Clinical Presentation, Treatment, and Complications of Malignant Hyperthermia in North America from 1987 to 2006


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Abstract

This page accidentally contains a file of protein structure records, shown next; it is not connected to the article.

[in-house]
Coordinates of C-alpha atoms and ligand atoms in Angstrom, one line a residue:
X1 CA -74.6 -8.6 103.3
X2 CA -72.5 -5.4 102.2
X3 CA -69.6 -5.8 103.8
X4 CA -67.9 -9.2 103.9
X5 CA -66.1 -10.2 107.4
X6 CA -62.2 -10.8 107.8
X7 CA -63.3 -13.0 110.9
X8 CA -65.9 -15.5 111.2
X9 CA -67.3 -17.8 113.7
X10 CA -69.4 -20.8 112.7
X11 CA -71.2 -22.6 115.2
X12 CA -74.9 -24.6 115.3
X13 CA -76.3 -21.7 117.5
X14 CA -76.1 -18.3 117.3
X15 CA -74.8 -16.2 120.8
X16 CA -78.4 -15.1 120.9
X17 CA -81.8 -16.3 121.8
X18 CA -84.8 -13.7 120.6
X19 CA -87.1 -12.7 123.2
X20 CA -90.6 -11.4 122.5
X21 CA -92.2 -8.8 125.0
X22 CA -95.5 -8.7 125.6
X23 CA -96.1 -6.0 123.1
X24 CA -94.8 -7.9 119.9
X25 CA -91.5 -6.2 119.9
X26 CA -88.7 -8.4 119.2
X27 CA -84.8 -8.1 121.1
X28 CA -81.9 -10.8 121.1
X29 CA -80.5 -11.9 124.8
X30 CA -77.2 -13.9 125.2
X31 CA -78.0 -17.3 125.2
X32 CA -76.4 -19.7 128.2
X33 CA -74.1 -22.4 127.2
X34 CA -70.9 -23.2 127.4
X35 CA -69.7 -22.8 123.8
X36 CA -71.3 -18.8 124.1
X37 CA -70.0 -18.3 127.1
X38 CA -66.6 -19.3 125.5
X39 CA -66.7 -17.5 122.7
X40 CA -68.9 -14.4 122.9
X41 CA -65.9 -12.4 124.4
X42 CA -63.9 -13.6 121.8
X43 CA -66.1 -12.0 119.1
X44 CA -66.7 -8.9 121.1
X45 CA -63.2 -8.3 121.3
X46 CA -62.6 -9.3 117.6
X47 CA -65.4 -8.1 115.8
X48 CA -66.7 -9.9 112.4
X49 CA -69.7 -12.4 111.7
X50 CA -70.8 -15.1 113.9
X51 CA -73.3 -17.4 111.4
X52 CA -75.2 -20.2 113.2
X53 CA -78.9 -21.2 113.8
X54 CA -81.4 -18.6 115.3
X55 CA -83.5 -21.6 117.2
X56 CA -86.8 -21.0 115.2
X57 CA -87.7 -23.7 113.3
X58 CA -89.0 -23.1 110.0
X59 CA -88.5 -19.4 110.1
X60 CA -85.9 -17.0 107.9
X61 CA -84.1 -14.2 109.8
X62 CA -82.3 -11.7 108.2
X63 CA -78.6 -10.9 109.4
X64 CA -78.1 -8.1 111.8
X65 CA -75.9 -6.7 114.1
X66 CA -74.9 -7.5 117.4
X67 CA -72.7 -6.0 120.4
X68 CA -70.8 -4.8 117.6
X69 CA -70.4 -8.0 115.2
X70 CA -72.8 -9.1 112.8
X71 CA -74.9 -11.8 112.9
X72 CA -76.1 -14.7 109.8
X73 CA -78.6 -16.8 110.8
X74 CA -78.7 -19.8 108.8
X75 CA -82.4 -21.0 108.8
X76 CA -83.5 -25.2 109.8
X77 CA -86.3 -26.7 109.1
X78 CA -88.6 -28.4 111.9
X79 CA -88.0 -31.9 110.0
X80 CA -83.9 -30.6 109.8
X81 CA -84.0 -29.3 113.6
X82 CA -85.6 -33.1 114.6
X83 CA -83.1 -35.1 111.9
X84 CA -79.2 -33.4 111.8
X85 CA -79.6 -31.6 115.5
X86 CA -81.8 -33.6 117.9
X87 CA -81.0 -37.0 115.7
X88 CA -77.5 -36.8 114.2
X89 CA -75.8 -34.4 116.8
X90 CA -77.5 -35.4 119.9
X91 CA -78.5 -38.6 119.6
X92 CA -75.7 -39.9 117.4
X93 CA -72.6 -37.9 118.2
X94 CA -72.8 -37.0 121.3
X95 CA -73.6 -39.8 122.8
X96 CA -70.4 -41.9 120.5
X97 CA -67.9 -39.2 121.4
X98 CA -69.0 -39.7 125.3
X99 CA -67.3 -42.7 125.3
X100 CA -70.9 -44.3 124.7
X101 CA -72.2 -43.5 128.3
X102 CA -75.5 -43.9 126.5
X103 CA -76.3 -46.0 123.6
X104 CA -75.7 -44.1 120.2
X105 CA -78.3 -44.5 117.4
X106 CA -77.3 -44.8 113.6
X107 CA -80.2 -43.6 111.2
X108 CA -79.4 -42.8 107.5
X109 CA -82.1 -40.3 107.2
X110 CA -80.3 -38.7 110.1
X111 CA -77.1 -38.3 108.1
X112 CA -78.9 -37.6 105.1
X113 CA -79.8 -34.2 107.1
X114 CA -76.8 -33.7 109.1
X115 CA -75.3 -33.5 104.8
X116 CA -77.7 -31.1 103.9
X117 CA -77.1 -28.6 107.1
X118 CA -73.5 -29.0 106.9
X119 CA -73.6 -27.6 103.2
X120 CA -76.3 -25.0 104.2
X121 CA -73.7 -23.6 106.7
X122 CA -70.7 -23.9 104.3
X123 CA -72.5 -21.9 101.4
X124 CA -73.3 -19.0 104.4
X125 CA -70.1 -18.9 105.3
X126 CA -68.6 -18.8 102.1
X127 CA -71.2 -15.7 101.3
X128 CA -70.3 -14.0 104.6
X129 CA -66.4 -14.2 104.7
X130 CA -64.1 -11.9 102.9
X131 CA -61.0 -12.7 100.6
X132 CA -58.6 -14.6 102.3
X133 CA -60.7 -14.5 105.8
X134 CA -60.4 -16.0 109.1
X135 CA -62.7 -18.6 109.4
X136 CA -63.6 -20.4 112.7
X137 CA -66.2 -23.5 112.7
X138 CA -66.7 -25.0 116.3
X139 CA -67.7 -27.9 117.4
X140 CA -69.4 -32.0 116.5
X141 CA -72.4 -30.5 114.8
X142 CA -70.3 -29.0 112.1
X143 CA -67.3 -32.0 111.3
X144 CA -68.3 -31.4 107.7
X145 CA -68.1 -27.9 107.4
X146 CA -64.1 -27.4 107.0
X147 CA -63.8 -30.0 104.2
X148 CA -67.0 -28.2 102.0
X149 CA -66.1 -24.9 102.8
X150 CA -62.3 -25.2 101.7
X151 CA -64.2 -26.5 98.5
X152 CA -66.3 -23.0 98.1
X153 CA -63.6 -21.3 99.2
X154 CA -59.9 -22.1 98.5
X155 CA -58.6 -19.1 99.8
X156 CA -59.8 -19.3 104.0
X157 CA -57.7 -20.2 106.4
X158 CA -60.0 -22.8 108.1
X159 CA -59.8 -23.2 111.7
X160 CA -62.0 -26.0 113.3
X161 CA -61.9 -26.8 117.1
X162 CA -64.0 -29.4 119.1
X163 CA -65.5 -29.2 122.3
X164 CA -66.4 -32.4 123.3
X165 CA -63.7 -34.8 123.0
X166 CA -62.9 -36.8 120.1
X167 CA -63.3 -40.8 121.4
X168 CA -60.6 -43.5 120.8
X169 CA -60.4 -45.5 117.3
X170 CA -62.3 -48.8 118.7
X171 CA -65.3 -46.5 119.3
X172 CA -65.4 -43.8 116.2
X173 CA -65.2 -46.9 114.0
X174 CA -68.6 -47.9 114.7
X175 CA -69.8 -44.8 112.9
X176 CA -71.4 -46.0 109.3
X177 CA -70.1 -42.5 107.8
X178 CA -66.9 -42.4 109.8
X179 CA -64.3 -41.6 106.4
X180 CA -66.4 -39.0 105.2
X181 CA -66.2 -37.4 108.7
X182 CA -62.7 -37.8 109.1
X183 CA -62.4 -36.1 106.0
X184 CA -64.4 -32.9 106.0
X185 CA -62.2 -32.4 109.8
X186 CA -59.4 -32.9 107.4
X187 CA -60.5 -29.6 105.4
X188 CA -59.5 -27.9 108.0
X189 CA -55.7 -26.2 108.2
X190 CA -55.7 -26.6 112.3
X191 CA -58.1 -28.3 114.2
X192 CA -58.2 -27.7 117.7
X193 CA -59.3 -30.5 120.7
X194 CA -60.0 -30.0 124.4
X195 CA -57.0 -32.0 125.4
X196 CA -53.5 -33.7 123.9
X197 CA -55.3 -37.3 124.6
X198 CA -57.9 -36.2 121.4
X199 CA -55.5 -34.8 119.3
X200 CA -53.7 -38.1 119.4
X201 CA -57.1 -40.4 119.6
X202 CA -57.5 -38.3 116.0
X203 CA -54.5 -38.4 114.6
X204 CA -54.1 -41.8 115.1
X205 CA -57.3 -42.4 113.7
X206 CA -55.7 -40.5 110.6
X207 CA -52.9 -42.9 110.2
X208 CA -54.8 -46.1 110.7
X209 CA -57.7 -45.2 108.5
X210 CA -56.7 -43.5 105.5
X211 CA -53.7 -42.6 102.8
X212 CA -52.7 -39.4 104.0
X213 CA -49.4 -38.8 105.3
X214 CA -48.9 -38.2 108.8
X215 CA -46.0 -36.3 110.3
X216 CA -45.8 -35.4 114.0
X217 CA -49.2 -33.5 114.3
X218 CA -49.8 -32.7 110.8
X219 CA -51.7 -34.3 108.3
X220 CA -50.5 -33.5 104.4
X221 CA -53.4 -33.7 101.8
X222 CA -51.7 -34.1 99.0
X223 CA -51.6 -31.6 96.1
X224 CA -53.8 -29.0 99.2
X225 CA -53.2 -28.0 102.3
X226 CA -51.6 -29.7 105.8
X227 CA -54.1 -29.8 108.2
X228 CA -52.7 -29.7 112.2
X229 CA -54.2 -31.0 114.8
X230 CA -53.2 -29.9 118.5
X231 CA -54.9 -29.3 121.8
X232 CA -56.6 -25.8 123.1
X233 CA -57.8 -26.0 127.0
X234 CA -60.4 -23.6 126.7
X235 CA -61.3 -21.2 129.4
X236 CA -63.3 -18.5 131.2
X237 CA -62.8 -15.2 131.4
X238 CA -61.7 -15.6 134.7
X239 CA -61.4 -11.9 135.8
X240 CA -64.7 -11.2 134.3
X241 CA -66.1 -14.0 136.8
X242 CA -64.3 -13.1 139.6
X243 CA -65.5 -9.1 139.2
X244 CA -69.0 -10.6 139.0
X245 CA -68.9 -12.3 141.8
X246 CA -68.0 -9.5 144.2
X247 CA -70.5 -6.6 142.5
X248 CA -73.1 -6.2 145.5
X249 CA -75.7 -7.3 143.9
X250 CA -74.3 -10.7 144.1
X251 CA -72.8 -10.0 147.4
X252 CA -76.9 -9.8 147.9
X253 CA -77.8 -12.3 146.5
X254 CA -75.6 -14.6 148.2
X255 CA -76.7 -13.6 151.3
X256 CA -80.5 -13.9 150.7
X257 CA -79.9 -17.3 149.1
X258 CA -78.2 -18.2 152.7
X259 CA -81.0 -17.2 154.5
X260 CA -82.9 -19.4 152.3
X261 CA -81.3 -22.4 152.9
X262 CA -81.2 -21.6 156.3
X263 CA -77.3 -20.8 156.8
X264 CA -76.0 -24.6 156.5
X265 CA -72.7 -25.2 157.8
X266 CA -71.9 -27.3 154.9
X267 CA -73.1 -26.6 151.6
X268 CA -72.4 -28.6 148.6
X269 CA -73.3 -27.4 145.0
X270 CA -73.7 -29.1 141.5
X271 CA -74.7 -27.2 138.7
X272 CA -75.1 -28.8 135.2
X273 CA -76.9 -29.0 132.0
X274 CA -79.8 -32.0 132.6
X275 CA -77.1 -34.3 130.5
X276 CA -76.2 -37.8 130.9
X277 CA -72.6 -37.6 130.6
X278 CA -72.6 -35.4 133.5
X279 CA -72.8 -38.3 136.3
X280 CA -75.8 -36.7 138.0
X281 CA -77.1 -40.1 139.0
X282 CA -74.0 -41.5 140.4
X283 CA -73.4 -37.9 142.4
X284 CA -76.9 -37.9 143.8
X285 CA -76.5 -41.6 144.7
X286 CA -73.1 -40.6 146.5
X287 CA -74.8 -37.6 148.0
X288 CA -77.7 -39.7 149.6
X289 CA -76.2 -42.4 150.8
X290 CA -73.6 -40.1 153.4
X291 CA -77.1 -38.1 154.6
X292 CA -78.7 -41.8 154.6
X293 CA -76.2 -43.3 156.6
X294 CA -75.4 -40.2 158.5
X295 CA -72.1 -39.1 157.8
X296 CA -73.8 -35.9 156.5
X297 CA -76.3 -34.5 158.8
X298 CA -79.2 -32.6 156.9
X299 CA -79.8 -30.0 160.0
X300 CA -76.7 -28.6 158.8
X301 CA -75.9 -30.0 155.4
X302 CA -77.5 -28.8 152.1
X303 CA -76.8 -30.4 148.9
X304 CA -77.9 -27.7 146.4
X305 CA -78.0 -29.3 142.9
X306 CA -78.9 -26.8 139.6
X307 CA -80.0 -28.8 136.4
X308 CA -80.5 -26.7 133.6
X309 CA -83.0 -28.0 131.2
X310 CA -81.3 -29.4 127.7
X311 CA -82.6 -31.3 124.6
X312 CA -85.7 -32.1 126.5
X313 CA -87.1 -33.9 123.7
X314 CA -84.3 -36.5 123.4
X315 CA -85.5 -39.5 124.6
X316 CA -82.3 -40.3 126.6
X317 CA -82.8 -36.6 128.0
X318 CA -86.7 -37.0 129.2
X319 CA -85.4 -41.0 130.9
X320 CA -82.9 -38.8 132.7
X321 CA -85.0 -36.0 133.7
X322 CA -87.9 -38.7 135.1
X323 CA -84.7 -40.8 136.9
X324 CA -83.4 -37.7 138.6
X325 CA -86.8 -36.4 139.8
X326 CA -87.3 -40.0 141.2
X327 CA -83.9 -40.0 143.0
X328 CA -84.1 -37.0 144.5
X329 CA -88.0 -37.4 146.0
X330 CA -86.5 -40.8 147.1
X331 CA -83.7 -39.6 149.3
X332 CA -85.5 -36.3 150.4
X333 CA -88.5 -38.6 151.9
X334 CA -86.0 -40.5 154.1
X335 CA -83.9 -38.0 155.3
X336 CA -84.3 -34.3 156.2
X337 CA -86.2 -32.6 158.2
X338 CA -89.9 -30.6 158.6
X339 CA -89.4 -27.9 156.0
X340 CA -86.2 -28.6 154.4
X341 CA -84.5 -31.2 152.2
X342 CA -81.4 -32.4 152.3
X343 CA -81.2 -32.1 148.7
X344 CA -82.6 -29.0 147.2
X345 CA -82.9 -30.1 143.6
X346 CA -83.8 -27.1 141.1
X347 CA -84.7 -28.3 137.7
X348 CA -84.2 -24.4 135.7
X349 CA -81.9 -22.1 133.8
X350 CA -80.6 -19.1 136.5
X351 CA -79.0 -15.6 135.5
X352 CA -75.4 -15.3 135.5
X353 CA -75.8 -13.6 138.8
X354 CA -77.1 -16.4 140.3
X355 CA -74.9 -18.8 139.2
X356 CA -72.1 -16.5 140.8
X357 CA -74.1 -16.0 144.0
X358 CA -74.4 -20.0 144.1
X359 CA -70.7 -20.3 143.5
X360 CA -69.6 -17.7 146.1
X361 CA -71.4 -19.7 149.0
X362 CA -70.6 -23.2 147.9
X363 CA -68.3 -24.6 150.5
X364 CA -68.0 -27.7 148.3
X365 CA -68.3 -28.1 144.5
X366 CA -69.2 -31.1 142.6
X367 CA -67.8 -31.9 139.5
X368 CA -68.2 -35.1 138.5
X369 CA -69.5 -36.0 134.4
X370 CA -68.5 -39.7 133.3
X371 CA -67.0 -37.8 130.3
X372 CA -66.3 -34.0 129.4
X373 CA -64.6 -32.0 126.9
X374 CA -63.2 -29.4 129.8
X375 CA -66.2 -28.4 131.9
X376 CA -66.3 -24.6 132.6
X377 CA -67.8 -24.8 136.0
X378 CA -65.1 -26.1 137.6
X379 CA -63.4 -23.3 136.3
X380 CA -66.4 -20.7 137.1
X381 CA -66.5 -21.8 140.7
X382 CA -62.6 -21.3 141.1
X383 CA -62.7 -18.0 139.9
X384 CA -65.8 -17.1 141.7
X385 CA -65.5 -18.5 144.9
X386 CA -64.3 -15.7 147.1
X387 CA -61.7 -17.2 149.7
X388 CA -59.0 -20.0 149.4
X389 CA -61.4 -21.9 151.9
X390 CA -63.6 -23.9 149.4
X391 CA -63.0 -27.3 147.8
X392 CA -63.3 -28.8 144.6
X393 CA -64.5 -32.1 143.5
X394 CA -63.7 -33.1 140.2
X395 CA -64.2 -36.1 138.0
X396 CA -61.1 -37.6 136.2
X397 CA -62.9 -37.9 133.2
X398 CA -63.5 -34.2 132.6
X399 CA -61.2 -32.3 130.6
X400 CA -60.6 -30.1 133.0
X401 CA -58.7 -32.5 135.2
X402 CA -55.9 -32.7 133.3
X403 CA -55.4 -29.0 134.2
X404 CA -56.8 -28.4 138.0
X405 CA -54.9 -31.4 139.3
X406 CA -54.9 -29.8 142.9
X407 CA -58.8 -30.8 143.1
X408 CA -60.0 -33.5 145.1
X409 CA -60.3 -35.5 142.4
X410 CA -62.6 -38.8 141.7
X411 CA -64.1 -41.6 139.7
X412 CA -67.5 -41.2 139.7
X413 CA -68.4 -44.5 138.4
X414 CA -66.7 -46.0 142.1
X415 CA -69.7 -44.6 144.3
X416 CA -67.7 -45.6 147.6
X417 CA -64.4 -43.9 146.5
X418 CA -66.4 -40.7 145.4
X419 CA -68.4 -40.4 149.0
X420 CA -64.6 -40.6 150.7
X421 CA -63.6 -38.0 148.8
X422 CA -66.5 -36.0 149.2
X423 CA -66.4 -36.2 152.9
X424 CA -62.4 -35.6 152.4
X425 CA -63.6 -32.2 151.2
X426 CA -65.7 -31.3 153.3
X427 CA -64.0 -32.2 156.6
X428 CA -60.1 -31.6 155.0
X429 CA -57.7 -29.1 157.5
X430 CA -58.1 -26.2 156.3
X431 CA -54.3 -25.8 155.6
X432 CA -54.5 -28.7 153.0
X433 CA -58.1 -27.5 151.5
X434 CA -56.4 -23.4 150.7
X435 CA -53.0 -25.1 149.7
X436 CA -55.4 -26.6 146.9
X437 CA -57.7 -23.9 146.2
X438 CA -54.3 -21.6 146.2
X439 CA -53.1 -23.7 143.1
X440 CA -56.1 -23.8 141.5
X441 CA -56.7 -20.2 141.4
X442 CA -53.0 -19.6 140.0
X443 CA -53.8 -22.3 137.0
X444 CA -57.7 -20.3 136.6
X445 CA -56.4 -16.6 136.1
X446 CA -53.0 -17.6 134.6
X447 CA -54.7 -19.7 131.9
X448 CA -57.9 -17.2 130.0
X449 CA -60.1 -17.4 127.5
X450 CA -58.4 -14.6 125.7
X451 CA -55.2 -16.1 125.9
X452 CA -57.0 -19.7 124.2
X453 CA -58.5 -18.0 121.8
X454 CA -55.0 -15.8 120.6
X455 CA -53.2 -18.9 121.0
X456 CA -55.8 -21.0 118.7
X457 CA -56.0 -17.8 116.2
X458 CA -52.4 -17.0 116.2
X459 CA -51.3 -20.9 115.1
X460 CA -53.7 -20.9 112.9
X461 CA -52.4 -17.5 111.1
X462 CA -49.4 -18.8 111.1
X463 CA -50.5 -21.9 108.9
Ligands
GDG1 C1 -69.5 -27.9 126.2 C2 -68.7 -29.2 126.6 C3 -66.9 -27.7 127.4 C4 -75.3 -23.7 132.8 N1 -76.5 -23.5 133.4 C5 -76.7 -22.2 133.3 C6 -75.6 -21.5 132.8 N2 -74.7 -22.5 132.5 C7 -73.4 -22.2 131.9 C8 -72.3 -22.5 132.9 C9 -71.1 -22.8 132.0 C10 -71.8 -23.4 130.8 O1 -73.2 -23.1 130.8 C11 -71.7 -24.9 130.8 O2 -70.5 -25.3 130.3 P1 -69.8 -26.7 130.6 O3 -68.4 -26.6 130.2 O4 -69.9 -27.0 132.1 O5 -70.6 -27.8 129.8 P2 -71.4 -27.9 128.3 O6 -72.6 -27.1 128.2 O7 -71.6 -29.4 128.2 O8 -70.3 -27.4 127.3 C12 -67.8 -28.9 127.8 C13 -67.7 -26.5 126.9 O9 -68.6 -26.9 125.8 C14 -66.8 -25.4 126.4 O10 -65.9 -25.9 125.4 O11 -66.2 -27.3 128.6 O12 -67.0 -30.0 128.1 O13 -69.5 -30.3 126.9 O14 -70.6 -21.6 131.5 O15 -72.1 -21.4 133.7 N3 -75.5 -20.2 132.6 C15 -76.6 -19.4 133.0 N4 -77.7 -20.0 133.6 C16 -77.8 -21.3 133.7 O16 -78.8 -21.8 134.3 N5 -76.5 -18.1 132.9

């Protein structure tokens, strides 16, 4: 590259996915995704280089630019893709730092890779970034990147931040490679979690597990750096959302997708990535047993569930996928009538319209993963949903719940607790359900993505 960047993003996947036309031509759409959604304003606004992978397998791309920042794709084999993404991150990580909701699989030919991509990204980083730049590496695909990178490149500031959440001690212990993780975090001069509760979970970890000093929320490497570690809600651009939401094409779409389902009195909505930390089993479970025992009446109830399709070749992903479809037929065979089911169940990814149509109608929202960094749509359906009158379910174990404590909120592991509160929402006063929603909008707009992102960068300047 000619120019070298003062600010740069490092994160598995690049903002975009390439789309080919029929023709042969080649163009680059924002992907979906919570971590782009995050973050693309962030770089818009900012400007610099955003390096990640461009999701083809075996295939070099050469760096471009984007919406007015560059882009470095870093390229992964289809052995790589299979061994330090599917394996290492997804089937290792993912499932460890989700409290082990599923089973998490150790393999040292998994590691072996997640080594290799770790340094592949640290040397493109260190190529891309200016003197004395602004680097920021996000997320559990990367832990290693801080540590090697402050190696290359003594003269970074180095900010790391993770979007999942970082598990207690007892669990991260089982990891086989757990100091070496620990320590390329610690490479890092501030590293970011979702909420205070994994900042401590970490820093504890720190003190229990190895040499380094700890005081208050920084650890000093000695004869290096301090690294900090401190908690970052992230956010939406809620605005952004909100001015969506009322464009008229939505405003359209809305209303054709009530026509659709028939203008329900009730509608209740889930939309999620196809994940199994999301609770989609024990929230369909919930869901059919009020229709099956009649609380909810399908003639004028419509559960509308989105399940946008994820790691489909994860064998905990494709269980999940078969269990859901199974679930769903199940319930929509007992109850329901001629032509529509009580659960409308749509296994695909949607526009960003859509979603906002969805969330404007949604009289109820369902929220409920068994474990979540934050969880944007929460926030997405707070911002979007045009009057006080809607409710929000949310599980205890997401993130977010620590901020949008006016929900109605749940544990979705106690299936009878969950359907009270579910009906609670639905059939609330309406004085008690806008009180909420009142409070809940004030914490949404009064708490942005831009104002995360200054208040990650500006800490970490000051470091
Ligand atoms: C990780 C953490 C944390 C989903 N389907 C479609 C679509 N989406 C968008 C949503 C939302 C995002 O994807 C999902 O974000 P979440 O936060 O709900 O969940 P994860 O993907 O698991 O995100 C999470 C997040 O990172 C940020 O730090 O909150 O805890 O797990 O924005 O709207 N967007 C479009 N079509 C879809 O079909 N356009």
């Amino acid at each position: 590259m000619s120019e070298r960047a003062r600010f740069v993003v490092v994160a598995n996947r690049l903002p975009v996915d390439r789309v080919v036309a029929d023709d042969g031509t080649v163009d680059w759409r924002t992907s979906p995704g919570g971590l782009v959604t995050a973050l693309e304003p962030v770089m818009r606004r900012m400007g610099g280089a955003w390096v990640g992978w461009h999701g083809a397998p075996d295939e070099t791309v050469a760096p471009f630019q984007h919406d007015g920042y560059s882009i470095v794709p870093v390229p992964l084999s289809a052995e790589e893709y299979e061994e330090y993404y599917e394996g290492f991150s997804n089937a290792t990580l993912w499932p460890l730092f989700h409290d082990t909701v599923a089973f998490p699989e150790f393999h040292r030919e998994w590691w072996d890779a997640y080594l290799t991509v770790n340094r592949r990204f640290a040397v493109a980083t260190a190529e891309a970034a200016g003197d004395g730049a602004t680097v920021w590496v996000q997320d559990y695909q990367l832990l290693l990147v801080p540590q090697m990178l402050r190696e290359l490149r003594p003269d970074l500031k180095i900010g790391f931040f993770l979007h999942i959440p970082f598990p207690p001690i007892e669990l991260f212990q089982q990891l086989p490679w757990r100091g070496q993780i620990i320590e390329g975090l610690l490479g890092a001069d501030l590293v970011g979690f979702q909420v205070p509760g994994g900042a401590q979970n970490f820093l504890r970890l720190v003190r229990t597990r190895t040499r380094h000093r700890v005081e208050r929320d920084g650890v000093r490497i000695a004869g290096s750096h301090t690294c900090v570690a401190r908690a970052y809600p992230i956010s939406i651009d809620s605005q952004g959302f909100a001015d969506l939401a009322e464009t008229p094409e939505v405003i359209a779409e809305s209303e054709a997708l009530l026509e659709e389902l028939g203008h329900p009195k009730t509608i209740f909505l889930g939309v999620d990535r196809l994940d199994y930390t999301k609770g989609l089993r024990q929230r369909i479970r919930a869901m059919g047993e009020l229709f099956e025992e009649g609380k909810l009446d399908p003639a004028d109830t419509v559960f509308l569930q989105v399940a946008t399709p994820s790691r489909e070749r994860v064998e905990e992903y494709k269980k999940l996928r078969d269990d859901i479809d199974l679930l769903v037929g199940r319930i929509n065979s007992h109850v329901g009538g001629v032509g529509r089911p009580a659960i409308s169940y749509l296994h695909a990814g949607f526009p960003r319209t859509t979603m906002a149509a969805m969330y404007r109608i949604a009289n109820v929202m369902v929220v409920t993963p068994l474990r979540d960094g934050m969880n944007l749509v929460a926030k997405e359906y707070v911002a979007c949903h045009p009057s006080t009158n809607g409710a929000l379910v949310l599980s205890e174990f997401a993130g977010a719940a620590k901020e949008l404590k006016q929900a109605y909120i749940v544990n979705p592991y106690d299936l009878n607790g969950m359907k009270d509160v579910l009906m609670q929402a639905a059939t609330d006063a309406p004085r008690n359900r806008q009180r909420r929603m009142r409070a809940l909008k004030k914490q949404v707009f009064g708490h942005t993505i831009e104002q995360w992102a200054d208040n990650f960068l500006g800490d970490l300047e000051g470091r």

BACKGROUND:We analyzed cases of malignant hyperthermia (MH) reported to the North American MH Registry for clinical characteristics, treatment, and complications.METHODS:Our inclusion criteria were as follows: AMRA (adverse metabolic/musculoskeletal reaction to anesthesia) reports between January 1, 1987 and December 31, 2006; “very likely” or “almost certain” MH as ranked by the clinical grading scale; United States or Canadian location; and more than one anesthetic drug given. An exclusion criterion was pathology other than MH; for complication analysis, patients with unknown status or minor complications attributable to dantrolene were excluded. Wilcoxon rank sum and Pearson exact χ2 tests were applied. A multivariable model of the risk of complications from MH was created through stepwise selection with fit judged by the Hosmer-Lemeshow statistic.RESULTS:Young males (74.8%) dominated in 286 episodes. A total of 6.5% had an MH family history; 77 of 152 patients with MH reported ≥2 prior unremarkable general anesthetics. In 10 cases, skin liquid crystal temperature did not trend. Frequent initial MH signs were hypercarbia, sinus tachycardia, or masseter spasm. In 63.5%, temperature abnormality (median maximum, 39.1°C) was the first to third sign. Whereas 78.6% presented with both muscular abnormalities and respiratory acidosis, only 26.0% had metabolic acidosis. The median total dantrolene dose was 5.9 mg/kg (first quartile, 3.0 mg/kg; third quartile, 10.0 mg/kg), although 22 patients received no dantrolene and survived. A total of 53.9% received bicarbonate therapy. Complications not including recrudescence, cardiac arrest, or death occurred in 63 of 181 patients (34.8%) with MH. Twenty-one experienced hematologic and/or neurologic complications with a temperature <41.6°C (human critical thermal maximum). The likelihood of any complication increased 2.9 times per 2°C increase in maximum temperature and 1.6 times per 30-minute delay in dantrolene use.CONCLUSION:Elevated temperature may be an early MH sign. Although increased temperature occurs frequently, metabolic acidosis occurs one-third as often. Accurate temperature monitoring during general anesthetics and early dantrolene administration may decrease the 35% MH morbidity rate.

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